Author Topic: Imprisonment in 19th century London.  (Read 164 times)

Offline Lynne Tann-Watson

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Imprisonment in 19th century London.
« on: Tuesday 05 March 19 18:31 GMT (UK) »
My 3xgt uncle William Thomas Tann was a naughty boy. He lived in Chelsea and at the age of 14 in 1838 he was found guilty of stealing a watch case and sentenced to 3 months imprisonment. He had already been given a month for stealing apples. Later in 1838 he was sentenced to transportation to Van Diemen's Land for seven years for stealing a handkerchief. He was in Newgate, then on a prison Hulk before departing. Does anyone know wwhere he was likely to have been imprisoned on the first two occasions?

Love Lynne

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Offline sallyyorks

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Re: Imprisonment in 19th century London.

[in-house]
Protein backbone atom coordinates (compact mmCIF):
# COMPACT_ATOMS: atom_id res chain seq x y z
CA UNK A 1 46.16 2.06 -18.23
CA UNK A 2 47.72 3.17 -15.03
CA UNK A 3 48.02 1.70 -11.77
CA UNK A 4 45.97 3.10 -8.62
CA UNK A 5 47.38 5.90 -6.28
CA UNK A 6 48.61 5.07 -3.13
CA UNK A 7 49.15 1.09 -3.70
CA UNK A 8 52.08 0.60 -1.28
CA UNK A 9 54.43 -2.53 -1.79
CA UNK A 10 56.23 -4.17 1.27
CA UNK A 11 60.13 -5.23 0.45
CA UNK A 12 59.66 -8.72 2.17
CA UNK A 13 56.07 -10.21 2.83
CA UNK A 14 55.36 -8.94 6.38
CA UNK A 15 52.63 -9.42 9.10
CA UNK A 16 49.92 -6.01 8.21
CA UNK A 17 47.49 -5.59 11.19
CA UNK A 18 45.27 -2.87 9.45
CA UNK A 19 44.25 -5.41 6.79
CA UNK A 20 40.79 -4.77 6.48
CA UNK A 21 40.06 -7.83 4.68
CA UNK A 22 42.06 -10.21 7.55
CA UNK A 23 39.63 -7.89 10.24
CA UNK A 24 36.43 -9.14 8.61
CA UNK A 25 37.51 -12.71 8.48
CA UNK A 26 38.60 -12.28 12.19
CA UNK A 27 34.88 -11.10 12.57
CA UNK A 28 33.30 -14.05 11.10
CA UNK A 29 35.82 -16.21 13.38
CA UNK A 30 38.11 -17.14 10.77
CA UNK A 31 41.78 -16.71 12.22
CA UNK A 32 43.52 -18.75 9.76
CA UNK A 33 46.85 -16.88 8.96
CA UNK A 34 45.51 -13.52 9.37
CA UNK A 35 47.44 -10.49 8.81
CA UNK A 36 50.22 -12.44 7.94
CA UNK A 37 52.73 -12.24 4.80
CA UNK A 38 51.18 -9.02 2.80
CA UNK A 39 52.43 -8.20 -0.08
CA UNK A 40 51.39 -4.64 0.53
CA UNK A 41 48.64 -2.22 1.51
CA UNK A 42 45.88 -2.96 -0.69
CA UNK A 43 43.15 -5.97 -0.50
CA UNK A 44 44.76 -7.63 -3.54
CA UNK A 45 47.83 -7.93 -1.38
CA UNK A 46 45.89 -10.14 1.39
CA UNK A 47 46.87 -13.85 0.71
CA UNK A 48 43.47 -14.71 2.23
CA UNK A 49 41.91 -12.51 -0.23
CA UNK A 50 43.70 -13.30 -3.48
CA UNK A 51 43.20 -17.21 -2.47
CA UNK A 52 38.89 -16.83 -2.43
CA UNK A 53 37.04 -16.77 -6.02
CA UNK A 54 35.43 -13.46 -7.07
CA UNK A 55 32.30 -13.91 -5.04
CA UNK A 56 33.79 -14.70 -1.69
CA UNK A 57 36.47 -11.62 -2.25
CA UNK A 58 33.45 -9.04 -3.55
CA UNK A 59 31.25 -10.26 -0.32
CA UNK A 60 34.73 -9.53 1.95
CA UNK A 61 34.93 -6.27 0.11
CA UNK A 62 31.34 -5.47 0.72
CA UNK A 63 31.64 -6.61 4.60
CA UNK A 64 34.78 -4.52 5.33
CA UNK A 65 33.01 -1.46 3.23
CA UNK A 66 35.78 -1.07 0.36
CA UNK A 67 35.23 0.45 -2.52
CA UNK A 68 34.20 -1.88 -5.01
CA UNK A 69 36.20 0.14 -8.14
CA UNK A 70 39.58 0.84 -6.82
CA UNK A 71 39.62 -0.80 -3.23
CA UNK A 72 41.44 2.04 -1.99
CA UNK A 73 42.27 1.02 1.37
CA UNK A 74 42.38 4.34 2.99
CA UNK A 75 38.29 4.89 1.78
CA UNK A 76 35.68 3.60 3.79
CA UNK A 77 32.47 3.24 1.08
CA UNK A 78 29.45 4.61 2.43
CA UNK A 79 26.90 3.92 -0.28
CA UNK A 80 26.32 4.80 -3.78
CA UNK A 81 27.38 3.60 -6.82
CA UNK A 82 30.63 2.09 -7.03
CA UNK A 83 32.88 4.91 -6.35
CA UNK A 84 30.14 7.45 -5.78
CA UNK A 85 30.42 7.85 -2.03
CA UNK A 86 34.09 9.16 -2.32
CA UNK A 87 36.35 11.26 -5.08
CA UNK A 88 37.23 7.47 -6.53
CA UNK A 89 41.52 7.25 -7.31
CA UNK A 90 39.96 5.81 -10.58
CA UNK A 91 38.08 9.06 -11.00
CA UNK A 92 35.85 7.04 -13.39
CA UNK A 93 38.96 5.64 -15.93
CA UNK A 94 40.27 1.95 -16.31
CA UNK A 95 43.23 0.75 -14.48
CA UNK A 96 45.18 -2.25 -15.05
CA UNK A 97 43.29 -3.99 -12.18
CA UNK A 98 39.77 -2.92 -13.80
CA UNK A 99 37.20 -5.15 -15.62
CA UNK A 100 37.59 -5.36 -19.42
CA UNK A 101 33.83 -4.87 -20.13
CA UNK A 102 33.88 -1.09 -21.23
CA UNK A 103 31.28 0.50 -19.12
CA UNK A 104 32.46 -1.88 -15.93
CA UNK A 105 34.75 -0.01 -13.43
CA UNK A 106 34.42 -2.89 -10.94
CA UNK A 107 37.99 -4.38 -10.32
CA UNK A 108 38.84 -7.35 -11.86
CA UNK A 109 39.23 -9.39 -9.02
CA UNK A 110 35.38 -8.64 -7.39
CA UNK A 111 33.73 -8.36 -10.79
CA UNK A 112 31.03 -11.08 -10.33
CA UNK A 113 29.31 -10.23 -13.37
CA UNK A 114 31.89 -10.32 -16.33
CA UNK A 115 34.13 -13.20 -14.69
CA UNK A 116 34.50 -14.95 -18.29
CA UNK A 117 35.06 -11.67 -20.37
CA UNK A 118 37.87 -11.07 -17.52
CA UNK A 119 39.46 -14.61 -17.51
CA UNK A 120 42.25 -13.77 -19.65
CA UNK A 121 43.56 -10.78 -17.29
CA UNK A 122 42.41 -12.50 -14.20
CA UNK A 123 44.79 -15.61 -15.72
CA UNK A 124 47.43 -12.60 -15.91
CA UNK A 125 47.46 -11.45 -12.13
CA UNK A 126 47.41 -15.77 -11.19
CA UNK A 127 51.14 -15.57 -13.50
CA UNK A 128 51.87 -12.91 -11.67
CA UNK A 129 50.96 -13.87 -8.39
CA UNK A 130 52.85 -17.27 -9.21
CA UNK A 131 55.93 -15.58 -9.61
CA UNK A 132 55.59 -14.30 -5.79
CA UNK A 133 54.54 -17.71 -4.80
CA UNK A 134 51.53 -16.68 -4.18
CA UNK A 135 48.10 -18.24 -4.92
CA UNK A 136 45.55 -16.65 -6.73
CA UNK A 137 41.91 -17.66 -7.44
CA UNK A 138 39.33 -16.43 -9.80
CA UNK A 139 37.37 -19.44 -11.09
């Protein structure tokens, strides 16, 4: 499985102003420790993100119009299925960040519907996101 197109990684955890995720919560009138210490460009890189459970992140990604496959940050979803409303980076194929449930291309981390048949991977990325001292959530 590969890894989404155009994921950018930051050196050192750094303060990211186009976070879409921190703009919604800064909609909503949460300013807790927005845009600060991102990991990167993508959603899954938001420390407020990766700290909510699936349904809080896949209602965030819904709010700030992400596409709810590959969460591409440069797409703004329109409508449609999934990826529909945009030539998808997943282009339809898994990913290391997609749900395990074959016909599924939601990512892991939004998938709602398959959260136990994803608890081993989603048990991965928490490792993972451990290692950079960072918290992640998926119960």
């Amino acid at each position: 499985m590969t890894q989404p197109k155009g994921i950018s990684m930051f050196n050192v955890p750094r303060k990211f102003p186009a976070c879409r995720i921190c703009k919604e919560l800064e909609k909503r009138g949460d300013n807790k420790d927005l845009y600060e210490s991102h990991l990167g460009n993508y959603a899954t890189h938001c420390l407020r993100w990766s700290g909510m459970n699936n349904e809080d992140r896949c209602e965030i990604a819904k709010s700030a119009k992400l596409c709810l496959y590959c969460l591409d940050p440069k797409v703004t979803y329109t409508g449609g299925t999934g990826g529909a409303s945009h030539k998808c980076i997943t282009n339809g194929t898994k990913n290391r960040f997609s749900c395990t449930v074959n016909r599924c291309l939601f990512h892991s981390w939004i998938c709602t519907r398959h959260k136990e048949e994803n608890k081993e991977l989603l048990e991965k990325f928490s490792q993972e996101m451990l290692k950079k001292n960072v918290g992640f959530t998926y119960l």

« Reply #1 on: Thursday 07 March 19 20:17 GMT (UK) »
Maybe Newgate or Millbank, or possibly Parkhurst (opened in 1838?). It's hard to say because there was a few jails in the wider London area.
The 1830/40's was when many of the larger prisons, and workhouses, were built, so he might have been sent to a new one.

In '1838', he was found guilty of 'feloniously breaking and entering a dwelling-house' (housebreaking).

https://www.oldbaileyonline.org/browse.jsp?id=def2-767-18380226&div=t18380226-767#highlight

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